Two Different Screen Issues Being Seen by iPad 2 Users

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News Posted: Mon, Mar 14 2011 10:25 PM
It's an undeniable fact that every time a new Apple iDevice comes out, a day or two goes by and then a number of reports always come in about issues that early buyers find. On the iPhone 4, it was "Antennagate," which exploded into an issue that lasted months. The iPad 2 has not escaped the "effect."

There are two issues, both related to the screen. The first one is reminiscent of a similar one when the iPhone 4 was launched. Some users have observed a faint yellow tinge to the screen in some areas.

With the iPhone 4, it was eventually explained as a bonding agent used in the construction of the iPhone 4. It's likely this is the same issue as in that case and will go away once the agent has time to set.

The second issue relates to a small amount of light bleeding onto the screen from the edge of the iPad 2 when watching a dark scene in a video or using an app with a black background. It can be handled by adjusting the screen's brightness, if necessary.

It's not uncommon in LCDs of all sorts for this sort of bleeding to occur. It's also true that people want their products to be "perfect," especially iDevices.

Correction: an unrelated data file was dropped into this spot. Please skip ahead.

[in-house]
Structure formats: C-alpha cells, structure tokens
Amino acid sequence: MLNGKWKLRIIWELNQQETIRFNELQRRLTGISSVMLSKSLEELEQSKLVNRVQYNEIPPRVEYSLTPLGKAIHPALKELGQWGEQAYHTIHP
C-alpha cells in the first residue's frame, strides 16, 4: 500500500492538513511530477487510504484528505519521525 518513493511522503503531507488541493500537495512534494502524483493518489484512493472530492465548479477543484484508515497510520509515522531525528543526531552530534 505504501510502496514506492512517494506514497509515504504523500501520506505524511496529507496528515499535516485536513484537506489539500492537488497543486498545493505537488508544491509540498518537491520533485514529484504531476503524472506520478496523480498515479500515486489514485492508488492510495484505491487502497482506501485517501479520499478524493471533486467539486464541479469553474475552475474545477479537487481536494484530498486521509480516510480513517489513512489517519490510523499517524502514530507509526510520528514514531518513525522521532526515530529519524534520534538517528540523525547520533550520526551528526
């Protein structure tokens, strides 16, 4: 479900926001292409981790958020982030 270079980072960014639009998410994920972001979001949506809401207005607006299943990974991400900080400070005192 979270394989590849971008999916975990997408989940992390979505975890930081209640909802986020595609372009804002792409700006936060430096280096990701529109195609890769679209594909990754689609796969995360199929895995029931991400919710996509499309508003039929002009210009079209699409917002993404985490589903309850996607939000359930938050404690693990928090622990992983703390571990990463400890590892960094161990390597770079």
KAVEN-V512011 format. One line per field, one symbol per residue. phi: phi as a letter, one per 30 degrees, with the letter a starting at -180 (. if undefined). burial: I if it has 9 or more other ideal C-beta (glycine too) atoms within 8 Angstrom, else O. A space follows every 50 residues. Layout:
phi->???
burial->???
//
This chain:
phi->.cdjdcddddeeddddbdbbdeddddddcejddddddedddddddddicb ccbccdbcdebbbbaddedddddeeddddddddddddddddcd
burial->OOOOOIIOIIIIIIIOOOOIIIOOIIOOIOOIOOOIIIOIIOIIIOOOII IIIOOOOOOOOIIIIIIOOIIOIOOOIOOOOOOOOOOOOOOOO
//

You can watch a video of the screen bleeding issue below.

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LLeCompte replied on Mon, Mar 14 2011 10:32 PM

this happens with mass produced products, only bad thing is the people having these problems will have to wait a least a month before they can get a new ipad.

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Joel H replied on Mon, Mar 14 2011 10:52 PM

Screen bleed issues are inherent to *all* LCDs, although that's a pretty bad case. An LCD asked to display a black screen turns the display black but can't shut off the backlight. As a result, you end up with a black screen that's being hammered with light from the other side.

OLEDs bypass this because they don't require backlighting. If you want to get rid of it in the computing world, you typically have to pay for a high-end monitor. TN panels tend to backlight the most (they typically stress high contrast ratios and "brightness" the most) followed by S-PVA's and SIPS. That's not an absolute distinction--I'm sure there are good TN panels that only suffer from minimal backlighting, etc.

Whether or not Apple will actually take these devices back remains to be seen. The company could claim that the backlight issue is caused by the technology in question and then try to claim that hey, everyone else has this problem, too. It's worked for them before, after all.

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Inspector replied on Mon, Mar 14 2011 11:42 PM

Remove the backlight, problem solved, wait you won't be able to see anything at night :P lol.

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